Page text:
Fortnite: The Game That’s Taking Over the World

March 13, 2019

This article was originally published in Populous Magazine, our biannual publication featuring news, information, and trends from the worlds of sport, entertainment, and major public events. Find out more, and sign up to receive a free copy, here.

If you haven’t heard of Richard Tyler Blevins yet, then you soon will. Known more commonly by his online alias, Ninja, this 27-year old from Chicago is likely to become the first household name among video gamers. He has millions of fans worldwide, pulls in nearly US$1 million a month, and in 2018 became the first gamer to grace the cover of sports bible, ESPN The Magazine.

What happened? In a word: Fortnite. This online video game, launched in September 2017, has quickly become a global phenomenon. It’s been played by more than 125 million people, brings in an estimated $200 million a month for its maker, Epic Games, and has swept up sponsors, streamers, adults, children, and indeed, sometimes whole families, in its wake.

Ninja, who made the canny decision to abandon his other video games not long after Fortnite went live, and focus entirely on the new game, has reaped the benefits. But it begs the question: what did he see that others didn’t? Or more to the point, why did Fortnite take off like it did?


  • Ninja, 2018 - one of Fortnite's most successful players

This free-to-play game, where 100 players are dropped onto an island and fight until just one remains, is hardly the first game to test what’s known as the battle royale concept. But Epic added several layers to it that made it stand out. For one, there is an element of playfulness to the game, exemplified in the victory dances, or emotes, its characters do. Even non-players will recognise the dance move known as the Floss, which has since been mimicked the world over by schoolchildren and celebrities. Other popular Fortnite emotes include Electro Shuffle, Take the L, Disco Fever and The Worm.

Epic also incorporated a building aspect into Fortnite. Players can construct forts to hide in or launch attacks from, adding a layer of allure and intricacy – something that’s rare for a first-person shooter game. It has proven critical in drawing in a wider universe of players who might otherwise overlook it.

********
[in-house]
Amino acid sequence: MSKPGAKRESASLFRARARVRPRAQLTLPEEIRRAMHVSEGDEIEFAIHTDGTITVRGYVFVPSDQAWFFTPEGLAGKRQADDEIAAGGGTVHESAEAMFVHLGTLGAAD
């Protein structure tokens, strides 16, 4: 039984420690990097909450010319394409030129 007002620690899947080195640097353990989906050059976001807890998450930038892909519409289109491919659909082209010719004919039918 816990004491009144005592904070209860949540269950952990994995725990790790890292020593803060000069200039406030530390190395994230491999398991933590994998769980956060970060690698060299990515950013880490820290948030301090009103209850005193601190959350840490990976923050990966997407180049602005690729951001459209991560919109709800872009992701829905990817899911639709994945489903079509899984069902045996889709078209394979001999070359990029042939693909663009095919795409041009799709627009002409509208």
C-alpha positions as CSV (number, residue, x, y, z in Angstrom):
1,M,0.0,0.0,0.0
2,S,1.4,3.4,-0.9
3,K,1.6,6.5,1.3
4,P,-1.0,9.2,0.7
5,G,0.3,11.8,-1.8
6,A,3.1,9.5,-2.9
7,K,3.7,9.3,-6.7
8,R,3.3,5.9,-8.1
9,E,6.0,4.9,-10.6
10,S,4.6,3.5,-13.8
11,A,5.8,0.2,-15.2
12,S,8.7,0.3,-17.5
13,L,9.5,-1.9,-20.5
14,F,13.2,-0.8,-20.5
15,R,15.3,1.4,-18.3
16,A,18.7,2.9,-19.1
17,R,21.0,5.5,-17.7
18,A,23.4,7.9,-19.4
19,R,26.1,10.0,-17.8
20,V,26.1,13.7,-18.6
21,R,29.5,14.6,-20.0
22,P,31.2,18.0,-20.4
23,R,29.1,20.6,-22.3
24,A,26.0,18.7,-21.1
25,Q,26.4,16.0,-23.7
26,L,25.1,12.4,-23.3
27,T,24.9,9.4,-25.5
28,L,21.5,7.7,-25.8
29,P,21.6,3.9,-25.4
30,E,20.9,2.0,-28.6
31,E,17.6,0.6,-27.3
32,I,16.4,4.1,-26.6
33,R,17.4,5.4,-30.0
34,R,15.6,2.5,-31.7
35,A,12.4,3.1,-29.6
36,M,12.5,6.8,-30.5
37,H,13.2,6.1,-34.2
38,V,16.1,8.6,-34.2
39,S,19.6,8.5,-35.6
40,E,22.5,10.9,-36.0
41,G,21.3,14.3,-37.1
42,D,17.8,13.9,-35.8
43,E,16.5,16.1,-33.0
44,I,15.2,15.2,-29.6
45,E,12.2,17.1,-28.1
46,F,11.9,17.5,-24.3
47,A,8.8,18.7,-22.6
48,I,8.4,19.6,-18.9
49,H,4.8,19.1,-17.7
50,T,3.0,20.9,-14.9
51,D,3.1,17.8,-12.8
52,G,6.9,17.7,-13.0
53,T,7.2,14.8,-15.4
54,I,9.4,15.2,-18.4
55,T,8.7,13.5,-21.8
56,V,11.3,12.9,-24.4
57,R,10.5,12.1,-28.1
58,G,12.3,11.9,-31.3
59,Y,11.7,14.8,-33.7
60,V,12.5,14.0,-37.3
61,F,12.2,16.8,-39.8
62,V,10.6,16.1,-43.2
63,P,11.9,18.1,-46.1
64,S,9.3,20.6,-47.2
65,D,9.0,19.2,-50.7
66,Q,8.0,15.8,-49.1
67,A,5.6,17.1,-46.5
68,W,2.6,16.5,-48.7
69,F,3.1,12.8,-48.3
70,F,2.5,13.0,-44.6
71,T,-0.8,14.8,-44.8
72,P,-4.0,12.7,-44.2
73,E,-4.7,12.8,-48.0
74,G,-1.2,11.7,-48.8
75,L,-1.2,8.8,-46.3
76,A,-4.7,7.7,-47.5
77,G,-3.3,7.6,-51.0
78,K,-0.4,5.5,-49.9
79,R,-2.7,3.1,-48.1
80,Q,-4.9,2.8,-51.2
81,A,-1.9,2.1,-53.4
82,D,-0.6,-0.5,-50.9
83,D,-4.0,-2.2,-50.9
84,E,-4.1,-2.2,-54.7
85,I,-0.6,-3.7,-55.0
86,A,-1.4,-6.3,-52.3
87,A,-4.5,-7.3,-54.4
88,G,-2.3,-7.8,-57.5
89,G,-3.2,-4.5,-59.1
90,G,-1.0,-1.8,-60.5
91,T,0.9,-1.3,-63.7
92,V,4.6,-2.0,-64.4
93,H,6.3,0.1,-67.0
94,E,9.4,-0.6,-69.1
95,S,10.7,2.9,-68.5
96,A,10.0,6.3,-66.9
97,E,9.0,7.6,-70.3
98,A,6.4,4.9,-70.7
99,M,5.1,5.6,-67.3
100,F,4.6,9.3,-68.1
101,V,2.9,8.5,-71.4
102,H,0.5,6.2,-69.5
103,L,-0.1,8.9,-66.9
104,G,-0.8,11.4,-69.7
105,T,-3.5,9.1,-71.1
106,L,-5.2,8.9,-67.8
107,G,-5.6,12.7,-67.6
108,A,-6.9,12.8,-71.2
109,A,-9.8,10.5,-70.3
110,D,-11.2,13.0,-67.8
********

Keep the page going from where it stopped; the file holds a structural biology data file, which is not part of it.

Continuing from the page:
A level playing field

Another important difference is that, unlike other games which pride themselves on a competitiveness that often divides players, Fortnite is somewhat democratic. Players cannot buy advantages such as special powers or potent weapons. This gets to the heart of the genius behind Fortnite. The game is free to play yet is on track to bring in a staggering $2.4 billion for Epic this year.

This river of money is mostly generated by in-game purchases of skins (costumes that characters can wear), and emotes (such as those dance moves). In short: the only things for sale are trivial, so the playing field is level for all. No one can buy superiority.

The mixing of different gaming elements, combined with the carefully curated narrative that everyone has a chance to become the next Ninja, has made for an addictive cocktail. And if that wasn’t enough, Epic has upped the ante by offering more prize money than any developer in history.

In 2018 the company announced it would give away $100 million in tournament prize money, which dwarfs the next highest payer, Dota 2. The latter handed out $25 million in its landmark annual tournament, The International.



Going pro

Late 2019 will see Fornite’s first World Cup, a precursor to Epic’s next big trick: turning Fortnite into major new e-sport. It will be different, though. Unlike the companies behind Overwatch or League of Legends, Epic appears less interested in fomenting a professional system of well-capitalised teams which recruit top players, put them on salaries, and provide coaching and sports psychologists. The $250,000 cash prize for its Summer Skirmish tournament, for example, was won not by a pro gamer but by Morgausse, a relatively unknown 19-year-old from Tennessee – real name Austin Etue. Indeed, the battle royale format actually favours individuals over teams, which helps reinforce the idea that anyone can win.

Thus the company appears more focussed on monetising the content created by game-play – millions of hours of which are watched on Twitch and YouTube – and through sponsorships, than through the creation of an e-sports league.

The formula will soon get its first big test. Epic is understood to be demanding up to $25 million from brands interested in sponsoring the Fortnite World Cup, the venue for which has yet to be decided. That is roughly five times the cost of a TV advert during American football’s Super Bowl, the industry’s biggest day of the year.

It is a hefty ransom. However, advertisers may indeed be willing to pay as long as Fortnite can keep millions of teenagers and 20-somethings glued to their computers or smartphones, watching celebrity players like Ninja blast and build and perform dance moves. If so, both Ninja and Epic will be laughing all the way to the bank.


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